U.S. linked to



U.S. and Iraqi officials Wednesday were investigating yet another shooting of Iraqi civilians by a heavily armed security firm linked to U.S. government-financed work in Iraq.

The bodies of Marou Awanis and Geneva Jalal, the women killed in the Tuesday shooting, were taken, meanwhile, to Baghdad's Armenian Orthodox Virgin Mary Church for funeral services.

Iraqi authorities blamed the women's deaths on guards working for Unity Resources Group, a security company owned by Australian partners but with headquarters in Dubai in the United Arab Emirates.

Unity provides security services to RTI International, a group based in Research Triangle Park, North Carolina, that promotes governance projects in Iraq for the U.S. Agency for International Development.

Both Unity and RTI acknowledged a security contract between them and both entities said RTI staffers were not present when the shooting occurred in Baghdad's Karradah district.

A U.S. Embassy spokeswoman said RTI was under contract by USAID but was responsible for its own security.

"USAID does not direct the security arrangements of contractors," Mirembe Nantongo said.

According to the USAID Web site, RTI has about $450 million in U.S. government contracts to work on local governance projects in Iraq. USAID is a semi-autonomous arm of the U.S. State Department that manages American aide programs.

Michael Priddin, chief operating officer of Unity, told The Associated Press on Wednesday the firm was working with Iraqi authorities "to find out the results of the shooting incident. ...we are trying to work out a true picture of what happened."

In a statement issued Tuesday night, Priddin said, "We deeply regret this incident."

Iraqi government officials, police and witnesses said guards working for Unity fired on a white Oldsmobile as it approached their convoy Tuesday afternoon, killing the two women before speeding away from the latest bloodshed blamed on the deadly mix of heavily armed protection details on Baghdad's crowded streets.

The deaths of the women - including one who used the white sedan as an unofficial taxi to raise money for her family - came a day after the Iraqi government handed U.S. officials a report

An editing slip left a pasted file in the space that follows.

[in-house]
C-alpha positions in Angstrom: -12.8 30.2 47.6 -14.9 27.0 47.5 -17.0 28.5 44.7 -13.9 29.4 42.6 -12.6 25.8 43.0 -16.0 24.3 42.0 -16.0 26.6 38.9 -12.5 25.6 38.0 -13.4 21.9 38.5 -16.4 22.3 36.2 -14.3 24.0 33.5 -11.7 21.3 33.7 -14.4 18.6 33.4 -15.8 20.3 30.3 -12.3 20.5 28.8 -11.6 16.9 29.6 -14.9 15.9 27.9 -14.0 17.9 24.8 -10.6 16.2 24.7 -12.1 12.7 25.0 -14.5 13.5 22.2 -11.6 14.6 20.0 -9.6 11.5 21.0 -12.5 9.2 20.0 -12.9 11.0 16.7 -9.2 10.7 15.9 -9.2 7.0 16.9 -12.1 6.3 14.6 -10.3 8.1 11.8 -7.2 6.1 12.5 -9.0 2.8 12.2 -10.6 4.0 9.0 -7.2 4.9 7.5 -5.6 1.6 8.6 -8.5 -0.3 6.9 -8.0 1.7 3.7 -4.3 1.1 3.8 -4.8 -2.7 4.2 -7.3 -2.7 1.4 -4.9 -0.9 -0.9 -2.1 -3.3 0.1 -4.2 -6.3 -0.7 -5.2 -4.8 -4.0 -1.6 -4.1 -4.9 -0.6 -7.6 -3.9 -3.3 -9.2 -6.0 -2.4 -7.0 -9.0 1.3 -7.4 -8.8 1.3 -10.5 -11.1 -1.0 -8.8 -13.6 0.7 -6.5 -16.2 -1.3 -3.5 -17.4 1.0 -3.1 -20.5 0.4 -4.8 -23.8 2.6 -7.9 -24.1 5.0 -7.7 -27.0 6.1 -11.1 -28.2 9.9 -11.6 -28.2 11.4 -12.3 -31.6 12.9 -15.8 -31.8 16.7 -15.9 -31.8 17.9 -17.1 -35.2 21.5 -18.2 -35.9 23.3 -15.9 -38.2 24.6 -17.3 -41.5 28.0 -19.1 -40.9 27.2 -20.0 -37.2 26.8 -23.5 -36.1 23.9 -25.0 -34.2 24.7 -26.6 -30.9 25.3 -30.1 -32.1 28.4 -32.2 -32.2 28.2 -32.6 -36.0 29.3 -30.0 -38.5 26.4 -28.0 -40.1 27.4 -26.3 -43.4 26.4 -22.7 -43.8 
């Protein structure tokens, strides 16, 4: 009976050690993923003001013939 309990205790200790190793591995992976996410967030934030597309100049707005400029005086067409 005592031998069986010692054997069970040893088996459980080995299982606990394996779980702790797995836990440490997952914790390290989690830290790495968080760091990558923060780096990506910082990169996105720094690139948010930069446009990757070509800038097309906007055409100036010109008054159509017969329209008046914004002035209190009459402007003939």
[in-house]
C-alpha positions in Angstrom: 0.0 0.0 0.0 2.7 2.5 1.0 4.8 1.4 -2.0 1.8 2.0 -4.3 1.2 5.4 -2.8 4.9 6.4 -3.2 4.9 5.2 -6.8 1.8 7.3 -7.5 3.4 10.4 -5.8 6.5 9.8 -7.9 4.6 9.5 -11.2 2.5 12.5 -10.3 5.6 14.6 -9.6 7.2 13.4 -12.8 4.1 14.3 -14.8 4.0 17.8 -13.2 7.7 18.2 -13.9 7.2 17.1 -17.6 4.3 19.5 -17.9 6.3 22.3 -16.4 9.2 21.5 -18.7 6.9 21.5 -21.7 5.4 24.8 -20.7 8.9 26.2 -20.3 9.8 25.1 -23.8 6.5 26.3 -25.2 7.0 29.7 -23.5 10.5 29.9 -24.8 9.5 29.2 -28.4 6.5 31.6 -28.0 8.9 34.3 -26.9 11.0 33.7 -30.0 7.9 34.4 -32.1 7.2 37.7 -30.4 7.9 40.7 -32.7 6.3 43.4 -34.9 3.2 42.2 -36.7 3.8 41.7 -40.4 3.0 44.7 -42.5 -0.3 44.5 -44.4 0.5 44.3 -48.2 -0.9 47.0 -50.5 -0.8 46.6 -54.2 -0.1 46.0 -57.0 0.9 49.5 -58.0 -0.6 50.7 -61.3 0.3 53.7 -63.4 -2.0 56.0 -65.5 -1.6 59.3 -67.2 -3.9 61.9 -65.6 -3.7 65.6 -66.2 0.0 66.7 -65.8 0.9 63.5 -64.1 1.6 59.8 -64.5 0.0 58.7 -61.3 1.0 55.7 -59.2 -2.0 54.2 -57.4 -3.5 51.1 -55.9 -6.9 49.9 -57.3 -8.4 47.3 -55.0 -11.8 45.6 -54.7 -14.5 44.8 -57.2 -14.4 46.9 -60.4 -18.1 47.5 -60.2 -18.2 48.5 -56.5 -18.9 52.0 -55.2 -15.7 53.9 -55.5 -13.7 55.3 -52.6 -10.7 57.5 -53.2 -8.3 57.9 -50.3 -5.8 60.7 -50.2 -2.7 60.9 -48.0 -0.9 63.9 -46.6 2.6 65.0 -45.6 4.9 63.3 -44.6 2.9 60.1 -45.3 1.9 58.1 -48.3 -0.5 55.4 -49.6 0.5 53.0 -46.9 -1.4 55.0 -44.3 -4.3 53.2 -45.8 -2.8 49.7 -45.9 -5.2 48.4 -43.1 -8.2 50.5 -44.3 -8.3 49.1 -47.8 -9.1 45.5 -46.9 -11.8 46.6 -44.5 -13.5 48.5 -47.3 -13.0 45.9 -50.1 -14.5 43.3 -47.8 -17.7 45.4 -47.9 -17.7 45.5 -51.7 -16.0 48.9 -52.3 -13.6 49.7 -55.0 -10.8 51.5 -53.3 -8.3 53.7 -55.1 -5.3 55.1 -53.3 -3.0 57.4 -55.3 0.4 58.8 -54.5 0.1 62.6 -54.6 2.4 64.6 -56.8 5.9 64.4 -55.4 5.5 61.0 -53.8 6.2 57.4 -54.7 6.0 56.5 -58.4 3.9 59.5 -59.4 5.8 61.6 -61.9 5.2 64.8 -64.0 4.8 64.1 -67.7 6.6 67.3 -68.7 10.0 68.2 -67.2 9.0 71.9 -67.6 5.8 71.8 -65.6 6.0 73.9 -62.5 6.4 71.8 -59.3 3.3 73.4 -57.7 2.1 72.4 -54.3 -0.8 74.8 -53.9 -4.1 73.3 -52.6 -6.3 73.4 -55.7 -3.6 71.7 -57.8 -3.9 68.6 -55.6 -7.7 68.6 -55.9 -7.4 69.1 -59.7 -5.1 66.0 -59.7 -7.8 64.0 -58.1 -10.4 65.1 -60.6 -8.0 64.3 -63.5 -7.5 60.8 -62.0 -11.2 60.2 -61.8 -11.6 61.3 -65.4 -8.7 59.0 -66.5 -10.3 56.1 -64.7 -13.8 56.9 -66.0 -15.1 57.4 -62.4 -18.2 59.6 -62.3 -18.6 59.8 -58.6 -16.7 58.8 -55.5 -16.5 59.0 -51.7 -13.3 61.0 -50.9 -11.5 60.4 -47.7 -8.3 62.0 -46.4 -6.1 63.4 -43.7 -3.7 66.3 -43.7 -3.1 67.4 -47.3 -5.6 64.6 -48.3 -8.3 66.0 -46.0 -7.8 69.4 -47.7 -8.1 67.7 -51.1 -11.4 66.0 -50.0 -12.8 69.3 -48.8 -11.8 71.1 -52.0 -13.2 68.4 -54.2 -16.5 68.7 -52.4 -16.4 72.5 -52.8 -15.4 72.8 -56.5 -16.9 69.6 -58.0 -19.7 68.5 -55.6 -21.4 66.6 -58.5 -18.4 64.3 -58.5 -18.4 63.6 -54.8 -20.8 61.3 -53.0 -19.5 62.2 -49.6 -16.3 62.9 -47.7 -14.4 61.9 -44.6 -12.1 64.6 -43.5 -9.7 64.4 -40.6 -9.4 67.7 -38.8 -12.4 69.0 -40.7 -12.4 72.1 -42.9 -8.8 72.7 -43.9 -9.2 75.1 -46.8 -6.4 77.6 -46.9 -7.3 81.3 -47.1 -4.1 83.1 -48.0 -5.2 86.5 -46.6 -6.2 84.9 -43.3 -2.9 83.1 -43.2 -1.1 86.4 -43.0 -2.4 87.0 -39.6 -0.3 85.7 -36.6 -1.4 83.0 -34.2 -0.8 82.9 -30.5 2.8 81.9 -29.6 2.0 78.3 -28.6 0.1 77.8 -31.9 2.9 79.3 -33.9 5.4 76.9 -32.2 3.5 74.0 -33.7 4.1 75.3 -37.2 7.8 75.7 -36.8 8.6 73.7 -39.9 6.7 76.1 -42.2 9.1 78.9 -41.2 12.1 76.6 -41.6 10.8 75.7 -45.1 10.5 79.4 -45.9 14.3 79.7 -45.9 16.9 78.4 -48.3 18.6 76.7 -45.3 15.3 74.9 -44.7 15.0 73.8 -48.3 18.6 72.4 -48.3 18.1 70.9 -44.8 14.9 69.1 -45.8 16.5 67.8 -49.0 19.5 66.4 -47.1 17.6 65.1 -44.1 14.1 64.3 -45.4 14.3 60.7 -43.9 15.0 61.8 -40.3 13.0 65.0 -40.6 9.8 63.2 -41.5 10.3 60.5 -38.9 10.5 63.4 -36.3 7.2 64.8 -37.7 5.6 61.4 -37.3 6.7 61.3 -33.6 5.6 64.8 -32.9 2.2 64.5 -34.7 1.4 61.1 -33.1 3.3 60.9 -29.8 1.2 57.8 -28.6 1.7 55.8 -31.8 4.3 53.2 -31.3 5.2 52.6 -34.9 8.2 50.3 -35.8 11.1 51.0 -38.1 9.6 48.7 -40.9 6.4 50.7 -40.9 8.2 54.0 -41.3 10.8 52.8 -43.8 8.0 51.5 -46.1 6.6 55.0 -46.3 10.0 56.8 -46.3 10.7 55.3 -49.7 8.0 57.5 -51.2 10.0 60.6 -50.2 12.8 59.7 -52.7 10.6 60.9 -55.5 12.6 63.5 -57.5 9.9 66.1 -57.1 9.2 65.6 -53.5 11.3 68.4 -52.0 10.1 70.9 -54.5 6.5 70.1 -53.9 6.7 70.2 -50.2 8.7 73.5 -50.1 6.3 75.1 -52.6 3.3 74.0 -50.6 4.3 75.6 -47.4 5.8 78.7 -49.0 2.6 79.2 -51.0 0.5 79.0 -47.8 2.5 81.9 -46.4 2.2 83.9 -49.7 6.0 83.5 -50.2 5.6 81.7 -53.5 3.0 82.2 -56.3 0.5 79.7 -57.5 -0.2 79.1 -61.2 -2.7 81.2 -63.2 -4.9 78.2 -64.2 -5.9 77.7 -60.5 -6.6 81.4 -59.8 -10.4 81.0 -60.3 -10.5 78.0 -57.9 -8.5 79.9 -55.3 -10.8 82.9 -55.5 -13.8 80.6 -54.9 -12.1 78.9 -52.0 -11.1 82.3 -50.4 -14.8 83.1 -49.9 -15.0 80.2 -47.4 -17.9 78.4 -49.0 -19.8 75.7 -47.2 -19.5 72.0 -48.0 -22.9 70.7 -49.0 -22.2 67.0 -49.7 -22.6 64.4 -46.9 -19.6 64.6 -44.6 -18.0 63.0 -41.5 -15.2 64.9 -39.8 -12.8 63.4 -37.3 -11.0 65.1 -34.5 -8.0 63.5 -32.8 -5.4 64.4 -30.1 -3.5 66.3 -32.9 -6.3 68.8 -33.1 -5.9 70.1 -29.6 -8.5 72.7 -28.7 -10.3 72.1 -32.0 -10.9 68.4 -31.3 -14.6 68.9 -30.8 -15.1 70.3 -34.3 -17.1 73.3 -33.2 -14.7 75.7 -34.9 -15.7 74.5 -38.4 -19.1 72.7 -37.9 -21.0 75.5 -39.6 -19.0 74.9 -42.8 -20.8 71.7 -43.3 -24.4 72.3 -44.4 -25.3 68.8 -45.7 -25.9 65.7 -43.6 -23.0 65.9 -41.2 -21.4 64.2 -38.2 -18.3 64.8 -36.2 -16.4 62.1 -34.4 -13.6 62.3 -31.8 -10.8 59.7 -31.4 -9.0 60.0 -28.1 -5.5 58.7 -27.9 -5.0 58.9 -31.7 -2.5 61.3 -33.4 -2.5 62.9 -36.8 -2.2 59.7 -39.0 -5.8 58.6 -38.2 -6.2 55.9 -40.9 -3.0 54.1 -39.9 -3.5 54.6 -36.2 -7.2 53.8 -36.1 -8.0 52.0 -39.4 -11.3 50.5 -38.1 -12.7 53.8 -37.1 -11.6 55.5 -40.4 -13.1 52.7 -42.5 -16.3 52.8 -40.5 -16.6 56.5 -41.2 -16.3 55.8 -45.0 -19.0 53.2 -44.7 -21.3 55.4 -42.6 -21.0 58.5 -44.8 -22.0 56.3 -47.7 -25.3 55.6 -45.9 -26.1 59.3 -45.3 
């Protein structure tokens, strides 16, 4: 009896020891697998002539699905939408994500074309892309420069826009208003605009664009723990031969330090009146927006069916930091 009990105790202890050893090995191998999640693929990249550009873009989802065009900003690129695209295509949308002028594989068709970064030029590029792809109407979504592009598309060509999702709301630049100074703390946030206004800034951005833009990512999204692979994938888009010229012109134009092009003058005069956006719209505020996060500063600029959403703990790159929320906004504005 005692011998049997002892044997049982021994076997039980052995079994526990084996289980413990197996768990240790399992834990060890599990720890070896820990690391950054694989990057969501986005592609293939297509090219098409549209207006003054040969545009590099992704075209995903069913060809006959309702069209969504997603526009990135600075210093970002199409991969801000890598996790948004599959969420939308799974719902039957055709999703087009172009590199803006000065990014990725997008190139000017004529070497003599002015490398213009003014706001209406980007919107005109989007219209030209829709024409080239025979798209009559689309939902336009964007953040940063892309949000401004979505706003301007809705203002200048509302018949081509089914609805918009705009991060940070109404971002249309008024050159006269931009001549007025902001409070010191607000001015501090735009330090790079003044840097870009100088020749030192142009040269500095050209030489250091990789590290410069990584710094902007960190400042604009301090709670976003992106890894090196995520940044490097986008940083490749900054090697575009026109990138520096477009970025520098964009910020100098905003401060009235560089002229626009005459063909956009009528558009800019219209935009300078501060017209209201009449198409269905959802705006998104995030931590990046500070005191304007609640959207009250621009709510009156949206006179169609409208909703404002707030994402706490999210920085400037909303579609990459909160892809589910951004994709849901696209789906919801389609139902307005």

of embattled Blackwater USA for a chaotic shooting last month that left at least 17 civilians dead.

CBS News

has learned that Iraqi witness accounts from the Blackwater incident are remarkably consistent.

The Tuesday killings were certain to sharpen Iraqi government demands to curb the expanding array of security firms in Iraq watching over diplomats, aid groups and others.

Accounts of the incident - from company statements, witnesses and others - suggested the Unity guards opened fire as the car failed to heed warnings to stop and drifted closer to the convoy near a Unity facility in Karrahah.

In other developments:

  • A suicide bomber slammed his minibus Wednesday into blast walls at the offices of a key Kurdish political party in the country's north, killing a local party official and a guard, and wounding five other guards, the party said. The attack targeted a regional office of the Kurdish Democratic Party, or KDP, some 13 miles outside the northern Iraqi city of Mosul, according to the party's spokesman, Ahmed Tawfiq. Tawfiq said the blast walls prevented the attacker from hitting the building and inflicting more casualties.

  • Congressional Democrats have put on the back burner legislation ordering troops home from Iraq and turned their attention to war-related proposals that Republicans are finding hard to reject. The legislative agenda marks a dramatic shift for party leaders who vowed repeated votes to end combat and predicted Republicans would eventually join them. But with Democrats still lacking enough votes to bring troops home, the party runs the risk of concluding its first year in control of Congress with little to show for its tough anti-war rhetoric.